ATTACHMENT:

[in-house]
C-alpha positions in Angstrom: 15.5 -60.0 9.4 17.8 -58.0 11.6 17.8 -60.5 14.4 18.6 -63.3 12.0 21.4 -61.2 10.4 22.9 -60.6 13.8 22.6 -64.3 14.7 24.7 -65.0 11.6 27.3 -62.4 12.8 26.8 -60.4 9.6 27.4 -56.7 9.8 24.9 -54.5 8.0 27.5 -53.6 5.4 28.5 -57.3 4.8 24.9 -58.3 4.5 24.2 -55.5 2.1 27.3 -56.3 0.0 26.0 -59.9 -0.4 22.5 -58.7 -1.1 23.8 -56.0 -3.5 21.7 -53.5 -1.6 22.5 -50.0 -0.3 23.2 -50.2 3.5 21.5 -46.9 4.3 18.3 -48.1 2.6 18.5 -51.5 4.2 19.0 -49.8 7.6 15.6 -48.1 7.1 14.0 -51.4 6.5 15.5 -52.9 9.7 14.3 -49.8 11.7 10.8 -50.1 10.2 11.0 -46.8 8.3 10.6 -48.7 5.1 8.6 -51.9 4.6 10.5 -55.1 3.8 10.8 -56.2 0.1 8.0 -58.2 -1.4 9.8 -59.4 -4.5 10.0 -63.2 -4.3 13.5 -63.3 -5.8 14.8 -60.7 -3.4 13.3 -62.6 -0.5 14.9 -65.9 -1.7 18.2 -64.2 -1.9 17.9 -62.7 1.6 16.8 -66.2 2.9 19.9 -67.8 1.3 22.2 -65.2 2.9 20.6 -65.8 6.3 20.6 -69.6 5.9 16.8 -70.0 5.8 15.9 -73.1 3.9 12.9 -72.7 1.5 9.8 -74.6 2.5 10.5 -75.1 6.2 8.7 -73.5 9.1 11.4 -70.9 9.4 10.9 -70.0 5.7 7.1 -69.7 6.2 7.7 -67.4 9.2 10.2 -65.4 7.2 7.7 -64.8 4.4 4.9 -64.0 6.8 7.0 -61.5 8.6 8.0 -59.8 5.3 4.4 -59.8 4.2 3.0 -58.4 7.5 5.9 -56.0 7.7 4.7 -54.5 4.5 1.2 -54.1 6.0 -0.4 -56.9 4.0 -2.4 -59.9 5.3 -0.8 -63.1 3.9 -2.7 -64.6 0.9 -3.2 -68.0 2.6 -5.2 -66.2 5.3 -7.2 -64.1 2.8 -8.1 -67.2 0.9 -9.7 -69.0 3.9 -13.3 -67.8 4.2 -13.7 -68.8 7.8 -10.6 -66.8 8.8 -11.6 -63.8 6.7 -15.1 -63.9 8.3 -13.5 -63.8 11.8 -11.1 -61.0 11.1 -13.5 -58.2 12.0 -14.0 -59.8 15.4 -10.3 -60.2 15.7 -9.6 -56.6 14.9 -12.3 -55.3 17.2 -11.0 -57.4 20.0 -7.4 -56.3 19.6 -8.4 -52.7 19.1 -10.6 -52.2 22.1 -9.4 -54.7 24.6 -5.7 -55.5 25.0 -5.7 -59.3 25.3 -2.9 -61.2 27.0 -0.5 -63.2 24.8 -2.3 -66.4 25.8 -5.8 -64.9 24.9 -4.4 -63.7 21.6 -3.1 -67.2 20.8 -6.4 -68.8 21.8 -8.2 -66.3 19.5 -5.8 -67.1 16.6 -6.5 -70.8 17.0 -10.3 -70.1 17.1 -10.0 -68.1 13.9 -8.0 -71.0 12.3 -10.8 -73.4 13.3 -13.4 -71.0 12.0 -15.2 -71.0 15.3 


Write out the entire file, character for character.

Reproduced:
[in-house]
C-alpha positions in Angstrom: 15.5 -60.0 9.4 17.8 -58.0 11.6 17.8 -60.5 14.4 18.6 -63.3 12.0 21.4 -61.2 10.4 22.9 -60.6 13.8 22.6 -64.3 14.7 24.7 -65.0 11.6 27.3 -62.4 12.8 26.8 -60.4 9.6 27.4 -56.7 9.8 24.9 -54.5 8.0 27.5 -53.6 5.4 28.5 -57.3 4.8 24.9 -58.3 4.5 24.2 -55.5 2.1 27.3 -56.3 0.0 26.0 -59.9 -0.4 22.5 -58.7 -1.1 23.8 -56.0 -3.5 21.7 -53.5 -1.6 22.5 -50.0 -0.3 23.2 -50.2 3.5 21.5 -46.9 4.3 18.3 -48.1 2.6 18.5 -51.5 4.2 19.0 -49.8 7.6 15.6 -48.1 7.1 14.0 -51.4 6.5 15.5 -52.9 9.7 14.3 -49.8 11.7 10.8 -50.1 10.2 11.0 -46.8 8.3 10.6 -48.7 5.1 8.6 -51.9 4.6 10.5 -55.1 3.8 10.8 -56.2 0.1 8.0 -58.2 -1.4 9.8 -59.4 -4.5 10.0 -63.2 -4.3 13.5 -63.3 -5.8 14.8 -60.7 -3.4 13.3 -62.6 -0.5 14.9 -65.9 -1.7 18.2 -64.2 -1.9 17.9 -62.7 1.6 16.8 -66.2 2.9 19.9 -67.8 1.3 22.2 -65.2 2.9 20.6 -65.8 6.3 20.6 -69.6 5.9 16.8 -70.0 5.8 15.9 -73.1 3.9 12.9 -72.7 1.5 9.8 -74.6 2.5 10.5 -75.1 6.2 8.7 -73.5 9.1 11.4 -70.9 9.4 10.9 -70.0 5.7 7.1 -69.7 6.2 7.7 -67.4 9.2 10.2 -65.4 7.2 7.7 -64.8 4.4 4.9 -64.0 6.8 7.0 -61.5 8.6 8.0 -59.8 5.3 4.4 -59.8 4.2 3.0 -58.4 7.5 5.9 -56.0 7.7 4.7 -54.5 4.5 1.2 -54.1 6.0 -0.4 -56.9 4.0 -2.4 -59.9 5.3 -0.8 -63.1 3.9 -2.7 -64.6 0.9 -3.2 -68.0 2.6 -5.2 -66.2 5.3 -7.2 -64.1 2.8 -8.1 -67.2 0.9 -9.7 -69.0 3.9 -13.3 -67.8 4.2 -13.7 -68.8 7.8 -10.6 -66.8 8.8 -11.6 -63.8 6.7 -15.1 -63.9 8.3 -13.5 -63.8 11.8 -11.1 -61.0 11.1 -13.5 -58.2 12.0 -14.0 -59.8 15.4 -10.3 -60.2 15.7 -9.6 -56.6 14.9 -12.3 -55.3 17.2 -11.0 -57.4 20.0 -7.4 -56.3 19.6 -8.4 -52.7 19.1 -10.6 -52.2 22.1 -9.4 -54.7 24.6 -5.7 -55.5 25.0 -5.7 -59.3 25.3 -2.9 -61.2 27.0 -0.5 -63.2 24.8 -2.3 -66.4 25.8 -5.8 -64.9 24.9 -4.4 -63.7 21.6 -3.1 -67.2 20.8 -6.4 -68.8 21.8 -8.2 -66.3 19.5 -5.8 -67.1 16.6 -6.5 -70.8 17.0 -10.3 -70.1 17.1 -10.0 -68.1 13.9 -8.0 -71.0 12.3 -10.8 -73.4 13.3 -13.4 -71.0 12.0 -15.2 -71.0 15.3 